(all message content (c) 2003 by synthetic worlds, ltd.,
permission to reprint specifically denied to SFX Magazine
and don't send me story ideas)
For all my rhetoric about weighing benefits to the public with benefits to the author, should we really be framing the issue in such a utilitarian way? Maybe we should give authors the better end of the deal as a show of appreciation, even if the public gets fewer works that way. Maybe that would be the "moral" thing to do, and it would make us better people on the whole.
What would happen if we took that approach? It would mean that we should grant authors lifetime copyrights, to ensure that they always get compensated for their work. We would still have little reason to extend copyrights beyond the lives of the authors. (There's the providing for children argument...) However, we would not change our attitude toward corporate copyrights, as we have no moral obligation in that case. All the old utilitarian arguments would still hold with corporations.
But then I got to thinking some more: Copyrights themselves are not really the issue. I don't really have a problem with compensating authors for many years after they create a work. What I do think is important is that people have access to the work.
Radio, and thankfully now Internet radio as well, work on a compulsory licensing system. Copyright holders cannot deny stations the right to play copyrighted songs, but stations do have to pay for airing those songs. Furthermore, the amount they pay is related to the amount they make. I guess that's what I see as the best of both worlds. Artists are compensated, and people get to listen to the music at a reasonable price. This sort of compulsory licensing system is also in place for medical patents and such.
I'm not saying it's an appropriate model for everything, and I need to think about it some more. I'm just saying that we might be able to apply it elsewhere. It's a sort of compromise solution.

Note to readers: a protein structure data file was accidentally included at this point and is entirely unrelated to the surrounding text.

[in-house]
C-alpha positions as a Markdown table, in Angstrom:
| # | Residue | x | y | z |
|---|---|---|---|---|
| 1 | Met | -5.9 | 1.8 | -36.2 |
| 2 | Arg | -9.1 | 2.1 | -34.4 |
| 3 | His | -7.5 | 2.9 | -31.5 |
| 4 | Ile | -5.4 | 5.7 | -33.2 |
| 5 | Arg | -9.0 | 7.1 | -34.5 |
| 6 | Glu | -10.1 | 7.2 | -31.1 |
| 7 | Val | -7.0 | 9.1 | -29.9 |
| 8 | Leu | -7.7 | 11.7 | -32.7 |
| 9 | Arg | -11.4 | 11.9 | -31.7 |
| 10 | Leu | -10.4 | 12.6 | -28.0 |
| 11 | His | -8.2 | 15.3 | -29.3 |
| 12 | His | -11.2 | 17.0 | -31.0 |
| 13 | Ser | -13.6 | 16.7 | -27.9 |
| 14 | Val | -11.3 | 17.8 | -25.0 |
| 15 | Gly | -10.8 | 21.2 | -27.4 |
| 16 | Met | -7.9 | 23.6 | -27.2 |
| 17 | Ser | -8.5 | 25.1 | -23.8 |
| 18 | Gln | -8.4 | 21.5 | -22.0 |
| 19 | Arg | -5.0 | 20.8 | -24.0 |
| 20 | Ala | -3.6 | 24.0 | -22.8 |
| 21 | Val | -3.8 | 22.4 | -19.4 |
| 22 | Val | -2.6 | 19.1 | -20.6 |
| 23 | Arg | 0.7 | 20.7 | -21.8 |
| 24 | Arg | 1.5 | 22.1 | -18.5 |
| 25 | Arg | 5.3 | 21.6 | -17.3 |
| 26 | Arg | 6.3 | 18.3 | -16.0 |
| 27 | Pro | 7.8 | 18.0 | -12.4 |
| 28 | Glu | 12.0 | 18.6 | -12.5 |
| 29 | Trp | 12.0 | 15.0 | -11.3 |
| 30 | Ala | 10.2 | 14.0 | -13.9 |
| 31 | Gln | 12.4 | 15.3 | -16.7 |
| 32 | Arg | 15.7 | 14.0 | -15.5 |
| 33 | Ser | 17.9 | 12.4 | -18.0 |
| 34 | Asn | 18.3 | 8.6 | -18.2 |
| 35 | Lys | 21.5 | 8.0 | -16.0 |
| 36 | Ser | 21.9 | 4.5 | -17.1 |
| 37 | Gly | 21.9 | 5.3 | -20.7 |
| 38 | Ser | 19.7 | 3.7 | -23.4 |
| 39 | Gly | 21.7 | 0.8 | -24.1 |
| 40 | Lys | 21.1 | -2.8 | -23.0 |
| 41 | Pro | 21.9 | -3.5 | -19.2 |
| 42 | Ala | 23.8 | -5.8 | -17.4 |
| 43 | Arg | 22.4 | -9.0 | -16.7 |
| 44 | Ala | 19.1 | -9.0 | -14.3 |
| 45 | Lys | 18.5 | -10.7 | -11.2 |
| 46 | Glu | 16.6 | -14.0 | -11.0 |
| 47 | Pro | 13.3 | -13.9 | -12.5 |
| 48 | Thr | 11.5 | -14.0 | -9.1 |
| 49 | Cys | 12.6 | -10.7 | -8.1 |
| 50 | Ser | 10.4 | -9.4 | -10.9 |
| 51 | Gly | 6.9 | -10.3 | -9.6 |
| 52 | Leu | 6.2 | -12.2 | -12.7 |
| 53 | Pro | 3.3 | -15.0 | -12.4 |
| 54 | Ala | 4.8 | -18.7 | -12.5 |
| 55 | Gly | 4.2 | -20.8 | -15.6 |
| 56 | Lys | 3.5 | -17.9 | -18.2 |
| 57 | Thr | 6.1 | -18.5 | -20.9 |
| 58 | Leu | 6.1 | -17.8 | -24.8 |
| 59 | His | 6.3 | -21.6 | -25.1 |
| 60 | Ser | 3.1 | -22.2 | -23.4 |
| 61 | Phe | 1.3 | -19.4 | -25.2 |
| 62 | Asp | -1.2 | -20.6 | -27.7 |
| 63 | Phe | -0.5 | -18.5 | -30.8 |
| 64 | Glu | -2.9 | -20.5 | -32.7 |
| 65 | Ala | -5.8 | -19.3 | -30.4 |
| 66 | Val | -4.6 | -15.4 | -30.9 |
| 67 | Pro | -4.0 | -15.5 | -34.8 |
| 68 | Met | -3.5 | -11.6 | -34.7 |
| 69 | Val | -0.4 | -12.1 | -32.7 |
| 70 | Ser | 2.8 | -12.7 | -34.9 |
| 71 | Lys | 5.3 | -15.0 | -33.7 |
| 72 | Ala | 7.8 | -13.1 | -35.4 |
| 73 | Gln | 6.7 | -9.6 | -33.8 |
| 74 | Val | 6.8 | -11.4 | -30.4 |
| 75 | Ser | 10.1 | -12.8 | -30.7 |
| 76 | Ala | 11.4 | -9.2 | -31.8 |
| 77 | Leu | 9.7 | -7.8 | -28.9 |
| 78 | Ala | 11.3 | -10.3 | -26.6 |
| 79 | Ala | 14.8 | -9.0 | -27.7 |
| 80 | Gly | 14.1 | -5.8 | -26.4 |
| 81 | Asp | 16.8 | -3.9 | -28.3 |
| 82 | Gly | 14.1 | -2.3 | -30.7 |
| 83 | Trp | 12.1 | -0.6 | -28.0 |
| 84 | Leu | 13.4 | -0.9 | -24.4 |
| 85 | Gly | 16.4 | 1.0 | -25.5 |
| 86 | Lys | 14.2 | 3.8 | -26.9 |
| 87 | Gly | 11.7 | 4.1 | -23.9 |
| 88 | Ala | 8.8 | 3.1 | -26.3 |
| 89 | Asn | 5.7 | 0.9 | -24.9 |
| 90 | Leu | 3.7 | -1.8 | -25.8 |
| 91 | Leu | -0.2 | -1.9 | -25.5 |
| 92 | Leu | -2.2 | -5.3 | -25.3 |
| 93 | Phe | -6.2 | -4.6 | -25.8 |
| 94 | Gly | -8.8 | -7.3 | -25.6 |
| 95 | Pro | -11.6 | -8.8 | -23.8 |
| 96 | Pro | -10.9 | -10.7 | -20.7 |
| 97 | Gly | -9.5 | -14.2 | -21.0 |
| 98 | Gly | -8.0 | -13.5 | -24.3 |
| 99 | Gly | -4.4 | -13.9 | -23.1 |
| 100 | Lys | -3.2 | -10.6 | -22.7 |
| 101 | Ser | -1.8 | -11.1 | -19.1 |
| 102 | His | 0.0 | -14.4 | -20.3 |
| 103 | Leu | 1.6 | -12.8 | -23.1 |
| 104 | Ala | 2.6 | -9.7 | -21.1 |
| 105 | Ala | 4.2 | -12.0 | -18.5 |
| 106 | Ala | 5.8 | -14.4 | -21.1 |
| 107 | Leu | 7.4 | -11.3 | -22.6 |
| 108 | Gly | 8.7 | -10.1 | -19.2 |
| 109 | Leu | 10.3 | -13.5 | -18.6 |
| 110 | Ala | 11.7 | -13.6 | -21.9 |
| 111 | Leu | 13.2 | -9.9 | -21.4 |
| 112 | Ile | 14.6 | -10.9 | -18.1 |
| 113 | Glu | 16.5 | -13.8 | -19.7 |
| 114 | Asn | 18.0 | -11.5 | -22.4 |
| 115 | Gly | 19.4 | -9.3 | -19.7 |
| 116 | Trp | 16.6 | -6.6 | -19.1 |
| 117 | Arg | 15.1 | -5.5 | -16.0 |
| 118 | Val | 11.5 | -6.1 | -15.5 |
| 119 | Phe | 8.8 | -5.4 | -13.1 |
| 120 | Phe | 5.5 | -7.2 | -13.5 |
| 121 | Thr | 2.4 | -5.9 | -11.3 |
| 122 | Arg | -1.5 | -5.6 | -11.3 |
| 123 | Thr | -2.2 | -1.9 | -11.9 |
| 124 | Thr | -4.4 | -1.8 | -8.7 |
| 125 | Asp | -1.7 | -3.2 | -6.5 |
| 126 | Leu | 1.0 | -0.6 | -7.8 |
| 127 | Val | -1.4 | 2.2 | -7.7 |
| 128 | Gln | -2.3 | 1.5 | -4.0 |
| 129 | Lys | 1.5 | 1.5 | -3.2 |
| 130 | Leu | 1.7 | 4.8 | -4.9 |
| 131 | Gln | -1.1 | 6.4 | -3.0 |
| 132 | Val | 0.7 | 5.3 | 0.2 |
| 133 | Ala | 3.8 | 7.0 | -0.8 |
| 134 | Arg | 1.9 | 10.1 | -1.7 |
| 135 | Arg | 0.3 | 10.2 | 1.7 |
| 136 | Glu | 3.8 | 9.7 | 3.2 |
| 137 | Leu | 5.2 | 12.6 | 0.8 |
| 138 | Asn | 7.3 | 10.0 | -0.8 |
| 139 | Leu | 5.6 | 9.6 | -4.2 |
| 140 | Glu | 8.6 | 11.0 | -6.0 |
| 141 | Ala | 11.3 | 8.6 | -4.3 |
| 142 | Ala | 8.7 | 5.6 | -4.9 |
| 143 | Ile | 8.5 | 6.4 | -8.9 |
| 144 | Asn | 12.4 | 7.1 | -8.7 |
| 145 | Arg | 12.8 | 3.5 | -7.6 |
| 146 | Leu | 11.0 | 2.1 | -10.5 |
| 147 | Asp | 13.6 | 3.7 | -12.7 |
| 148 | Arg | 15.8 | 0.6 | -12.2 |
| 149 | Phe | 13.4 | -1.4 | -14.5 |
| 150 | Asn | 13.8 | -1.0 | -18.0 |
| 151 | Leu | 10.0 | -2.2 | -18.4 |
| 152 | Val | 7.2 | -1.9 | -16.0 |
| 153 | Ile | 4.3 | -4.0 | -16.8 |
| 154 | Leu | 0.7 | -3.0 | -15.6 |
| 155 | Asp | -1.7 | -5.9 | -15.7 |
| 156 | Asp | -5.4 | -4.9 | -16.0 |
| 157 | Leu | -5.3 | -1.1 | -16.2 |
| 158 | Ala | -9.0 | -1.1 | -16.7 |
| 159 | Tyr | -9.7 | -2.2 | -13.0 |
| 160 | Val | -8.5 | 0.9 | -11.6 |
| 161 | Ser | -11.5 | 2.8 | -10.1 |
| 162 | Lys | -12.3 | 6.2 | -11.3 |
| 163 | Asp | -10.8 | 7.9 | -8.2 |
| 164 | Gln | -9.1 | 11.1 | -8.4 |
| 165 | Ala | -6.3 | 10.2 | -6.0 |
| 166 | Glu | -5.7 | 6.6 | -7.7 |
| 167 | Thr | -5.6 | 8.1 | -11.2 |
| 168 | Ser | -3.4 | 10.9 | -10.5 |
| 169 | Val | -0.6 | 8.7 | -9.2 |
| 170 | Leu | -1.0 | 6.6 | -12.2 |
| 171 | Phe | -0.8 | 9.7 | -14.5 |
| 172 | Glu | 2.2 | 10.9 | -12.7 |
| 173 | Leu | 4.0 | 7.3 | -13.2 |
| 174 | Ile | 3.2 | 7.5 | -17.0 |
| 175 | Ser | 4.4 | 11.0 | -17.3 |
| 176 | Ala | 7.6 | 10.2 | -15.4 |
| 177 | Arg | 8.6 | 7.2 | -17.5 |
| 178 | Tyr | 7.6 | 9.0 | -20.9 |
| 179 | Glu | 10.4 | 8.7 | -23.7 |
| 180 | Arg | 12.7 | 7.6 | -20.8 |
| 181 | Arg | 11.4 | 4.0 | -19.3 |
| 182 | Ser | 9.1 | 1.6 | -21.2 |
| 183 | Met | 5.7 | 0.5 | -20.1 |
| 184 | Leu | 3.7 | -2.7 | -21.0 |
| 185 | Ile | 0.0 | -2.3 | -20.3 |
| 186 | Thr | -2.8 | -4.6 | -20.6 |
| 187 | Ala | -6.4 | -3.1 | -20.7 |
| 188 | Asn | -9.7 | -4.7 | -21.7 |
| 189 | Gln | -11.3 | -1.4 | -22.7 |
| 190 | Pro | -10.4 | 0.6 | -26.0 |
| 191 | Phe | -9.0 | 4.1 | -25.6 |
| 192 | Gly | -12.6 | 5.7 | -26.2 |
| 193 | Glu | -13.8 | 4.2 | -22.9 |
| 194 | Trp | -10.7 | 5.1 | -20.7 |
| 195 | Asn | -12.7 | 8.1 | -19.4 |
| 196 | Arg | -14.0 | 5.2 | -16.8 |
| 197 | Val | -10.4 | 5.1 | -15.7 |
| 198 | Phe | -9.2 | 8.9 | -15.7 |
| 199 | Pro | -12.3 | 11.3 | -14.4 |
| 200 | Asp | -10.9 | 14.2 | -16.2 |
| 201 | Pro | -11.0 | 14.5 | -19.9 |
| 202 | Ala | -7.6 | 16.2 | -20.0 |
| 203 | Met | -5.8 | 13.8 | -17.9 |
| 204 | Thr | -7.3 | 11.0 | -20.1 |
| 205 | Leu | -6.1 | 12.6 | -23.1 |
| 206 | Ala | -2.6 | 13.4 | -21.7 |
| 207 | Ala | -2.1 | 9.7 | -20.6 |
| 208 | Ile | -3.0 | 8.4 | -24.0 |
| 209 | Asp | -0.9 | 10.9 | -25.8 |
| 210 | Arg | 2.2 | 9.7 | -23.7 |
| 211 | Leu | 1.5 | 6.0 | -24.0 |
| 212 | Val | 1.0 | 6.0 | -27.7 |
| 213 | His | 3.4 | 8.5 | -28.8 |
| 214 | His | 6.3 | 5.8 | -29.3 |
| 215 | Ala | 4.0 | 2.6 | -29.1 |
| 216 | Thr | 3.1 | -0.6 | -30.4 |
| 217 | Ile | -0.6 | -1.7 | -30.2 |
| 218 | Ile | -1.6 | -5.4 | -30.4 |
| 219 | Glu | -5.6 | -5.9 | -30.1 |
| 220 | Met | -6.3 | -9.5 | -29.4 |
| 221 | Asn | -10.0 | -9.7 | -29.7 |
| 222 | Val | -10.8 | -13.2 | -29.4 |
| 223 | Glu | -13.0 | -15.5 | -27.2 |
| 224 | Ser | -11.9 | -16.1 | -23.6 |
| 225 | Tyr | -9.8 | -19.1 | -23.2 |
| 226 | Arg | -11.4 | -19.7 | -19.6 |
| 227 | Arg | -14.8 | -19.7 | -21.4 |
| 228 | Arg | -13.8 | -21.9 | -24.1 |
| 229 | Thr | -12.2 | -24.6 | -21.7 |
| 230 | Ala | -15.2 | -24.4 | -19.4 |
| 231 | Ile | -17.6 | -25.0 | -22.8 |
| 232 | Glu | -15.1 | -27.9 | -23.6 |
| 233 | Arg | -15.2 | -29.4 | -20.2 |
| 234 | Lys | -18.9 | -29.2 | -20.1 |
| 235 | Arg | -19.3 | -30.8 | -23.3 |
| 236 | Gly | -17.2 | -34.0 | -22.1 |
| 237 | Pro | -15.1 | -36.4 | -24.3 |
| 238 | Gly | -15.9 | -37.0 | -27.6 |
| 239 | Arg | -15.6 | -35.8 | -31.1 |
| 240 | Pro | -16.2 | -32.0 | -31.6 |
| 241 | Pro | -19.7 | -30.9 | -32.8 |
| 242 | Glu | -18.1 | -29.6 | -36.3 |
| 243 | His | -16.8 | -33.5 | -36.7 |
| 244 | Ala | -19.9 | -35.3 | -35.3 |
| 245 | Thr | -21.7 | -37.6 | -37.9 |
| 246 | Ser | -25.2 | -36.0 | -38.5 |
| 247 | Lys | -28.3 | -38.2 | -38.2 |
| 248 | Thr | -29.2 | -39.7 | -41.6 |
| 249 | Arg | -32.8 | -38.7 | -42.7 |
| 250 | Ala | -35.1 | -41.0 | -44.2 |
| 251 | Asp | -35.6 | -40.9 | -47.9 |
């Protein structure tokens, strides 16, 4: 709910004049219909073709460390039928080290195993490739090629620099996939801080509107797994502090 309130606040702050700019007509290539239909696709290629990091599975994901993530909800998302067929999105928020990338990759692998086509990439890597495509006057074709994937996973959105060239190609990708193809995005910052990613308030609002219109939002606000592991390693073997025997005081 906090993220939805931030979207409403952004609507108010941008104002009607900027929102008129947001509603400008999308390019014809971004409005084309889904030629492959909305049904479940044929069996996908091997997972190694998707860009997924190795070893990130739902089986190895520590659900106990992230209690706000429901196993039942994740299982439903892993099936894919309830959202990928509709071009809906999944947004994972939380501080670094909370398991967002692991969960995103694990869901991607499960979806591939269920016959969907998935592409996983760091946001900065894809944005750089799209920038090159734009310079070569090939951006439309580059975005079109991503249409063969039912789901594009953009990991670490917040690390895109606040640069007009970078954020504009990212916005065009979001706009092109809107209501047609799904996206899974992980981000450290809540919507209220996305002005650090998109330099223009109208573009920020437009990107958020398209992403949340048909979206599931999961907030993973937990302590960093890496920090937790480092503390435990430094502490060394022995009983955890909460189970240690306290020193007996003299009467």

I got thinking about compulsory licensing from an article Judge Alex Kozinski and Chris Newman cowrote called What's So Fair About Fair Use? [100K PDF]. (I found it from this Volokh post.) In this article, the authors discuss the problems with modern fair use. Under current law, a derivative work is either considered fair use, in which case the original authors get nothing, or it's not fair use, in which case the original authors prevent its publication. The authors of this article argue that we really should be encouraging derivative works.
Their solution (simplified a bit): We should prevent the court from issuing injunctions so easily. Instead, copyright holders should be able to sue for the portion of profits that represent the original work. Authors of the derivative work should be able to keep profits that represent the value they added to the work. But what if the new work hurts the reputation of the original work? Well, authors of the derivative work can still be sued for actual damages. Only if they can't pay up can a judge issue an injunction. The result is that we ensure compensation to the original authors, but they cannot force a derivative work out of existence if it doesn't really hurt them.
So again, we could separate money from access. We can support the right to make derivative works while still insisting that authors be paid. I love to say that everything in the world is gray. Perhaps we can find some middle ground.
Paul brought this little gem to my attention. You'll need to be familiar with C to answer it. (He spent 2 hours fixing a bug which hinged on this issue.) So consider the following snippets of code:
bar = malloc(256*sizeof(int));
foo and bar are functionally equivalent in most ways. You can use foo as a pointer, and you can use bar as an array. C doesn't even do array bounds checking.
One difference between the two is that the memory allocated for foo gets automatically released at the end of the function, whereas you'll have to manually free the memory used by bar.
But when you go about using them, there is another crucial difference. What is it?
Post your answer in the comments. I'll post it myself in a few days if no one gets the answer I have in mind by then. (For the record, when Paul asked me this, I gave him the first difference above, but I couldn't think of the second difference.)